This survey study describes academic internal medicine physicians' understanding of benefits and harms of common medical interventions, their use of statistical terms in patient communication, and their awareness of high-value health care campaigns.
This study evaluates whether overall Medicare fee-for-service readmissions were reduced through an intervention applied to high-risk discharge patients.
This study uses New York Statewide Planning and Research Cooperative System data to determine the extent of use of vaginal mesh in pelvic organ prolapse after the most recent FDA warning.
This Special Communication characterizes the relationships that often exist between physicians and corporate leaders of medical and technical companies and details strategies to minimize insider trading on information gleaned from these relationships.
This survey study examined the nature, extent, and perceived consequences of industry relationships among institutional review board members in academic health centers and compared the results with findings from 2005.
This retrospective study of an academic health care system that used nondisclosure clauses in most malpractice settlement agreements found that the causes were often broader than necessary.
This interview study found that institutional cultures and policies might influence how physician trainees make decisions regarding do-not-resuscitate orders.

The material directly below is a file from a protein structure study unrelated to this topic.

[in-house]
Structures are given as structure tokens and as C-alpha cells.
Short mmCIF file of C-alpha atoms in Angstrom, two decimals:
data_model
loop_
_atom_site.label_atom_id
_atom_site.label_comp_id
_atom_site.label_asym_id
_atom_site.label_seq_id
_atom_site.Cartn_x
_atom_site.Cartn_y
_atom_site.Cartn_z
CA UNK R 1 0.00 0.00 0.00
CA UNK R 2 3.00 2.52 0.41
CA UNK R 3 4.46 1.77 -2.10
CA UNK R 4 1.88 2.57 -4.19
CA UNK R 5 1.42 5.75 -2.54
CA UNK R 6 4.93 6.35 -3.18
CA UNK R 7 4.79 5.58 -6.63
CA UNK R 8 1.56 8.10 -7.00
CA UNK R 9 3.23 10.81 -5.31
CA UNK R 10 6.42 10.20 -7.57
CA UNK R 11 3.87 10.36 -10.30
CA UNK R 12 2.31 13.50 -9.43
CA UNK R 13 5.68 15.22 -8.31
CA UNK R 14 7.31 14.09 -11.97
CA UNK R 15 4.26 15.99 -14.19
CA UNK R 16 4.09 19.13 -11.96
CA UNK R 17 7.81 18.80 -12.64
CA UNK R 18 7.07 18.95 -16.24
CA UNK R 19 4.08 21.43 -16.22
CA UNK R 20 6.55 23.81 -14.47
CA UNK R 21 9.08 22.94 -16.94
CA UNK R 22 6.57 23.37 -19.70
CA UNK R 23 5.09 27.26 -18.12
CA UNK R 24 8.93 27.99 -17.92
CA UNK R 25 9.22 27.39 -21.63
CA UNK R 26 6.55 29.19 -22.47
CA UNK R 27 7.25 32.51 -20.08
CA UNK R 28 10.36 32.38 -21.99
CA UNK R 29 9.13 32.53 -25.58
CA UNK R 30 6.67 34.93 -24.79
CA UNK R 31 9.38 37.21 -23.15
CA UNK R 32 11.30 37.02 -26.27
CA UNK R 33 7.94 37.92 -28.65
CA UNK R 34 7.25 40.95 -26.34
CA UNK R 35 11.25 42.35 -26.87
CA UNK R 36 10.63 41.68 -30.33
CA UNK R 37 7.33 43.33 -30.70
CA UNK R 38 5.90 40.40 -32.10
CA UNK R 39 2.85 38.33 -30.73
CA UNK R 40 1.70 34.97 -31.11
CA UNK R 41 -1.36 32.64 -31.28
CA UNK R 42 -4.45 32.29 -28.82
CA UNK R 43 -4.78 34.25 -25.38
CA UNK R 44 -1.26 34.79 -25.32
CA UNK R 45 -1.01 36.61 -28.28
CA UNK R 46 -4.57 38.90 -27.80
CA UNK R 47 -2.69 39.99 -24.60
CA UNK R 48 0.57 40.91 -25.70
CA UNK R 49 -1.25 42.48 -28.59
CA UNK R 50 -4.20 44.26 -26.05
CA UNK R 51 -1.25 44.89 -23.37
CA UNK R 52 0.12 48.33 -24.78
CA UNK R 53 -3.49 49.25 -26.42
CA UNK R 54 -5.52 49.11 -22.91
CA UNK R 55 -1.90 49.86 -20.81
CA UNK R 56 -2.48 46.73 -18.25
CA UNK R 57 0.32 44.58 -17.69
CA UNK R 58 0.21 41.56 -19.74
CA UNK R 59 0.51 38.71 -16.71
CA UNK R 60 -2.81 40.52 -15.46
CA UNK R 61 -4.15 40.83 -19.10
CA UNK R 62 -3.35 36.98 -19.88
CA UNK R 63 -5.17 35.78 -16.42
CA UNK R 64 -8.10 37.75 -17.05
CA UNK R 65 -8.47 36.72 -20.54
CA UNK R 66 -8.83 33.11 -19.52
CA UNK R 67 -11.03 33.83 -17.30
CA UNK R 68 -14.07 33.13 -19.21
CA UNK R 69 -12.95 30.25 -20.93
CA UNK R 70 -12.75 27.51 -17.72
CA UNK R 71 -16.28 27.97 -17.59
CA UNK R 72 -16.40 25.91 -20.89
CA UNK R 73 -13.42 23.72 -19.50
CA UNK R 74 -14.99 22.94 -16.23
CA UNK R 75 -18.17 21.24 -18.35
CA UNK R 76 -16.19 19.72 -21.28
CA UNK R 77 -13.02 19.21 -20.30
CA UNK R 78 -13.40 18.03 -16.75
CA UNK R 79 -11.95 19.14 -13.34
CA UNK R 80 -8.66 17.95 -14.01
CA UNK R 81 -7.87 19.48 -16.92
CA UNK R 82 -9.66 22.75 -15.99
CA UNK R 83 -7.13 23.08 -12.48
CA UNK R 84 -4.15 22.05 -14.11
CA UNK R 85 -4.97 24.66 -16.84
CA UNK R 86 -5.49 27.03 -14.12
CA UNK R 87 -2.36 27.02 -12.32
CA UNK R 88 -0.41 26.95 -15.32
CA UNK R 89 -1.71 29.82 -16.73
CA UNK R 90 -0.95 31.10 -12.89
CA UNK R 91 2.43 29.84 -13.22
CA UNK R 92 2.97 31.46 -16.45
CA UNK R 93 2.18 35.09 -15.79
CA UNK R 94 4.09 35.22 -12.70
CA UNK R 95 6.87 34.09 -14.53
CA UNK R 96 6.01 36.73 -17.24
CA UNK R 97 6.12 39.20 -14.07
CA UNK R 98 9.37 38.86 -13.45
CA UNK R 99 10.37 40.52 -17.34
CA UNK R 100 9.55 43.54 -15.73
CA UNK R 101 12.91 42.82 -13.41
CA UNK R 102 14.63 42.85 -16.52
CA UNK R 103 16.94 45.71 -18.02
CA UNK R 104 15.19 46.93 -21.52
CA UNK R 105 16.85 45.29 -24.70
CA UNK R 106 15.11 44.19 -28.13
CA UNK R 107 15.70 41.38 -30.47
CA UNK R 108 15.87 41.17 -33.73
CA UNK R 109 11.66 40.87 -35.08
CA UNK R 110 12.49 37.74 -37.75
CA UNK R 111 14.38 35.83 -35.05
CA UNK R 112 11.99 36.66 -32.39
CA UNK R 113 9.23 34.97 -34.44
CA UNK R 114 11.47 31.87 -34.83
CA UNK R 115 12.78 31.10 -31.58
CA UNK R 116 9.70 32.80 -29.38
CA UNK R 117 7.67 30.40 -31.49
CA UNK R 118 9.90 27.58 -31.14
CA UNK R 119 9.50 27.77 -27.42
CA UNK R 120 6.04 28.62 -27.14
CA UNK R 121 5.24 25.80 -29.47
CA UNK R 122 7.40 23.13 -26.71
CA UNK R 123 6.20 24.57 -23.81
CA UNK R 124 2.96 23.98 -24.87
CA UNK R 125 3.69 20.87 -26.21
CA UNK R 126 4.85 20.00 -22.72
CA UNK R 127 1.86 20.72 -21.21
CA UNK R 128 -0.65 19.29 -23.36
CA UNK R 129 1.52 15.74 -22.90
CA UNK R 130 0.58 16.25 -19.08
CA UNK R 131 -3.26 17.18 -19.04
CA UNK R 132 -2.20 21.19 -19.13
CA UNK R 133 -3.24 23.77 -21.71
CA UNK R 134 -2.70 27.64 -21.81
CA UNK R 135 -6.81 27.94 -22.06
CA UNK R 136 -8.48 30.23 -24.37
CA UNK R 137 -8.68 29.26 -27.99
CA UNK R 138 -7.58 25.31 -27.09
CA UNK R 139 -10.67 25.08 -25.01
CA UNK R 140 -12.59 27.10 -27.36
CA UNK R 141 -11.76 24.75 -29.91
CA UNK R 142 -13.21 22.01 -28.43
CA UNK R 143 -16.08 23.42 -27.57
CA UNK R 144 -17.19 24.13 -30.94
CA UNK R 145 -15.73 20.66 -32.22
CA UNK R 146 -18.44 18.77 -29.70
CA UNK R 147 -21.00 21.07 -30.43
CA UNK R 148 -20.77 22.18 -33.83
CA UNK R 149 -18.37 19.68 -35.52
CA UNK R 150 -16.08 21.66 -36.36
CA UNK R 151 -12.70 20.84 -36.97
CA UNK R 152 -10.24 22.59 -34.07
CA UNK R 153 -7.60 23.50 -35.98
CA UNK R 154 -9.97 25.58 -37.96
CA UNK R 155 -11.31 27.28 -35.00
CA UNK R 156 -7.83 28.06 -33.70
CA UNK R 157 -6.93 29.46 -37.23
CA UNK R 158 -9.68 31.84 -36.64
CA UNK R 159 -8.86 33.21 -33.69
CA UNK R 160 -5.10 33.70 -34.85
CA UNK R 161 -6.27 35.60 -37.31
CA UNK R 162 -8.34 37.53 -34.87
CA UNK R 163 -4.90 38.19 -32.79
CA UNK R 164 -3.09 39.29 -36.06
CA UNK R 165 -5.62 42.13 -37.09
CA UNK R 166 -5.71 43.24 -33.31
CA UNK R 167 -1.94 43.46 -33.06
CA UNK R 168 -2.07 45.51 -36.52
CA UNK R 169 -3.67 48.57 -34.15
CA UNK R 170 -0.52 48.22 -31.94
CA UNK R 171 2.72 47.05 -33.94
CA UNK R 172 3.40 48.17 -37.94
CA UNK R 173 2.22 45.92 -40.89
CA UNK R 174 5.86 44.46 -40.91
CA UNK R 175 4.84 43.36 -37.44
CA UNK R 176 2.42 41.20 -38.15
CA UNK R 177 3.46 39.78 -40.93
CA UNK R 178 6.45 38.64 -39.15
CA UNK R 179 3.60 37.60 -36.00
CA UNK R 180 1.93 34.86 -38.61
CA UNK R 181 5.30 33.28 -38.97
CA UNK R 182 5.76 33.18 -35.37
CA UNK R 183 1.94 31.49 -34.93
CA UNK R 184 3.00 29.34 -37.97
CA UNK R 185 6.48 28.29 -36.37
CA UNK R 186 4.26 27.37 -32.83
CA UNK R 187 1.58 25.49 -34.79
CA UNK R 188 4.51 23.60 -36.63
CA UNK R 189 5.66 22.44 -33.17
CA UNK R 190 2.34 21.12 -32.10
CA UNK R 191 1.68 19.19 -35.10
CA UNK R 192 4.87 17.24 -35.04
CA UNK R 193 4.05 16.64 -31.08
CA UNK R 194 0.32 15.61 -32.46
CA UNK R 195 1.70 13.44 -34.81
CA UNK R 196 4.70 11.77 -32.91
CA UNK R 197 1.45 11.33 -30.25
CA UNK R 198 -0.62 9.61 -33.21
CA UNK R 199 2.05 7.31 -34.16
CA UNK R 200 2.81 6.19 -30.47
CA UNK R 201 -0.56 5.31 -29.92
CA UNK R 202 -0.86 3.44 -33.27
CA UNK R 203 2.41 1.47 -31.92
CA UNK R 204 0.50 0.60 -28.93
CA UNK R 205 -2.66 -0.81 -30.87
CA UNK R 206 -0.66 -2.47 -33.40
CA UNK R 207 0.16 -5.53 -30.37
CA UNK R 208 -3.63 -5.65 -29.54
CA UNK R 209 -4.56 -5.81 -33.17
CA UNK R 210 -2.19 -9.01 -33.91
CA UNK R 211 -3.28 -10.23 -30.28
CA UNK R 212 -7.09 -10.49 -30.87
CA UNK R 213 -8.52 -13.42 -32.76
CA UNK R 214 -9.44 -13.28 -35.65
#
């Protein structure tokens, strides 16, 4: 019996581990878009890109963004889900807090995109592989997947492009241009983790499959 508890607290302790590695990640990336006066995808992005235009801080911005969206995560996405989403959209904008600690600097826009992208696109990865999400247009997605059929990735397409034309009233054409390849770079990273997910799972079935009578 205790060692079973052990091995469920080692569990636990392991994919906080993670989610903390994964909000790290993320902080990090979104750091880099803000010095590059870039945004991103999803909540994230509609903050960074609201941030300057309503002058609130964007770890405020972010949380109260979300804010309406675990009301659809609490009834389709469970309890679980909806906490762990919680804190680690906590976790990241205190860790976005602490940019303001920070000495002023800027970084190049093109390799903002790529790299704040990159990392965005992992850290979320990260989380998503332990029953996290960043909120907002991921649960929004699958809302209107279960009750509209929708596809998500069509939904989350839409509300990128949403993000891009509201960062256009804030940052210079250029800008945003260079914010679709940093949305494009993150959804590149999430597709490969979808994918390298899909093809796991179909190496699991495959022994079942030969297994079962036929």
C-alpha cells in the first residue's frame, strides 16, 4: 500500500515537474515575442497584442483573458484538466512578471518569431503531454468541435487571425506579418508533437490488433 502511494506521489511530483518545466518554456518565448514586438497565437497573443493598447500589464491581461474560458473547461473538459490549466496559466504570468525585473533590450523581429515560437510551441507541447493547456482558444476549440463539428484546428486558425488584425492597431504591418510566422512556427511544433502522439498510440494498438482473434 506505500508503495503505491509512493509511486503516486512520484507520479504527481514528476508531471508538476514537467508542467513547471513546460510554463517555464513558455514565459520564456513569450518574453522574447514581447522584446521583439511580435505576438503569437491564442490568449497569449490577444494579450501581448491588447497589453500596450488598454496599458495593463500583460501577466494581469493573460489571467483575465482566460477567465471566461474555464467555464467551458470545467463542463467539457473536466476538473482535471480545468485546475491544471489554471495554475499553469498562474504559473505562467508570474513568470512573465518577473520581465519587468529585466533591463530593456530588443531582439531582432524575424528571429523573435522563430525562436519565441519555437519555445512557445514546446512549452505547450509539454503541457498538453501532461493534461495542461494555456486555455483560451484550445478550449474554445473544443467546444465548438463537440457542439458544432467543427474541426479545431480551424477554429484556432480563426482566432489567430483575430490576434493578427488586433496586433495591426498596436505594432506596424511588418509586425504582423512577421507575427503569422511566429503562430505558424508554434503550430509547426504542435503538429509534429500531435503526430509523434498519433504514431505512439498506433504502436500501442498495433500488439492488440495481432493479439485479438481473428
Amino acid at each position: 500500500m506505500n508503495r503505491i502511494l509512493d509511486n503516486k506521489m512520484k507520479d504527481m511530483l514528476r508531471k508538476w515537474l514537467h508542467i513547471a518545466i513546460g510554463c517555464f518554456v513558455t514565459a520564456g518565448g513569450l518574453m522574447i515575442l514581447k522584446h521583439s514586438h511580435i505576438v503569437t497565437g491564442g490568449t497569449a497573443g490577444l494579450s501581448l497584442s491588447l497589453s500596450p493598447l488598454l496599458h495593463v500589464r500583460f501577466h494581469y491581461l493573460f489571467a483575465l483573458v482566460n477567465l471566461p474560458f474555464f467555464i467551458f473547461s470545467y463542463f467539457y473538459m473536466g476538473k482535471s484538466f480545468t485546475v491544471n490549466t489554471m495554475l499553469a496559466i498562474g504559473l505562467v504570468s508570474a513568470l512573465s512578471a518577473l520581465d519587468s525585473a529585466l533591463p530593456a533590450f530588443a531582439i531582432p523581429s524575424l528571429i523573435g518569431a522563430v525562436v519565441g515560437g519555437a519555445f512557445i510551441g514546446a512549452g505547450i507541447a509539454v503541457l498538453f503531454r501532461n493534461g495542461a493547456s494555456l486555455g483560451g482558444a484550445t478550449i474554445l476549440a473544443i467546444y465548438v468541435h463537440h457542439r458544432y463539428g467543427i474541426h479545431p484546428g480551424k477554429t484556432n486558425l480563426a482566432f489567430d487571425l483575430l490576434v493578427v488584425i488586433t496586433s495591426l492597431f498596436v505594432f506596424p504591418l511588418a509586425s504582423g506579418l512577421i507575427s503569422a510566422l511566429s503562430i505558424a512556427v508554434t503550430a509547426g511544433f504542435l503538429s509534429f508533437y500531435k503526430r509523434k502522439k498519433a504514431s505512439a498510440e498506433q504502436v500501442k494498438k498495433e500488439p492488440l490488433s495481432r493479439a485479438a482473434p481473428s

Sheehy et al describe observation clinical practice and investigate the cost implications of inpatient and observation care. In an Invited Commentary, Wachter discusses observation status policy and proposed revision.
Cook and coauthors understand explore barriers and enabling factors that influence physician point-of-care learning, and what decisions physicians face during this process. See the Invited Commentary by Dhaliwal.
Horwitz et al conduct a multifaceted evaluation of transitional care from a patient-centered perspective. Rhodes provides an Invited Commentary.
Academic medicine is in great danger from shrinking support for each of its core missions—clinical care, research, and education but this unprecedented crisis also brings a unique opportunity for radical change in the culture, organization, and operation of academic medical centers.